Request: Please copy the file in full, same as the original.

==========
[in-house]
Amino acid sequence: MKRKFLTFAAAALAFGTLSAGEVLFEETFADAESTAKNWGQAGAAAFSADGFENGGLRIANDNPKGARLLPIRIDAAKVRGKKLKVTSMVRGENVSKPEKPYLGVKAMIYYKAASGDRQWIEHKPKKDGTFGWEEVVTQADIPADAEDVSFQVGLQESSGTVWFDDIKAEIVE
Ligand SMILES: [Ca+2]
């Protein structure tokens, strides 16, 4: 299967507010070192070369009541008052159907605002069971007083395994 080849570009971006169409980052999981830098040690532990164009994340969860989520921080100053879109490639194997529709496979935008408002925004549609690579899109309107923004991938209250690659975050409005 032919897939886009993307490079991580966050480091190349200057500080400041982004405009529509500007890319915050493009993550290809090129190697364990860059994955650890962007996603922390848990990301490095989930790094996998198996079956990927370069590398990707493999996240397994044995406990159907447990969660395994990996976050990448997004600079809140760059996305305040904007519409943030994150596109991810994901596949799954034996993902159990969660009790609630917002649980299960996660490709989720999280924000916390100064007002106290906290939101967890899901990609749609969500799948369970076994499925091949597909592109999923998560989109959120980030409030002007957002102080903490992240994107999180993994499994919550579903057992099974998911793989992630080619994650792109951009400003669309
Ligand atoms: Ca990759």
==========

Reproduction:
[in-house]
Amino acid sequence: MKRKFLTFAAAALAFGTLSAGEVLFEETFADAESTAKNWGQAGAAAFSADGFENGGLRIANDNPKGARLLPIRIDAAKVRGKKLKVTSMVRGENVSKPEKPYLGVKAMIYYKAASGDRQWIEHKPKKDGTFGWEEVVTQADIPADAEDVSFQVGLQESSGTVWFDDIKAEIVE
Ligand SMILES: [Ca+2]
């Protein structure tokens, strides 16, 4: 299967507010070192070369009541008052159907605002069971007083395994 080849570009971006169409980052999981830098040690532990164009994340969860989520921080100053879109490639194997529709496979935008408002925004549609690579899109309107923004991938209250690659975050409005 032919897939886009993307490079991580966050480091190349200057500080400041982004405009529509500007890319915050493009993550290809090129190697364990860059994955650890962007996603922390848990990301490095989930790094996998198996079956990927370069590398990707493999996240397994044995406990159907447990969660395994990996976050990448997004600079809140760059996305305040904007519409943030994150596109991810994901596949799954034996993902159990969660009790609630917002649980299960996660490709989720999280924000916390100064007002106290906290939101967890899901990609749609969500799948369970076994499925091949597909592109999923998560989109959120980030409030002007957002102080903490992240994107999180993994499994919550579903057992099974998911793989992630080619994650792109951009400003669309
Ligand atoms: Ca990759």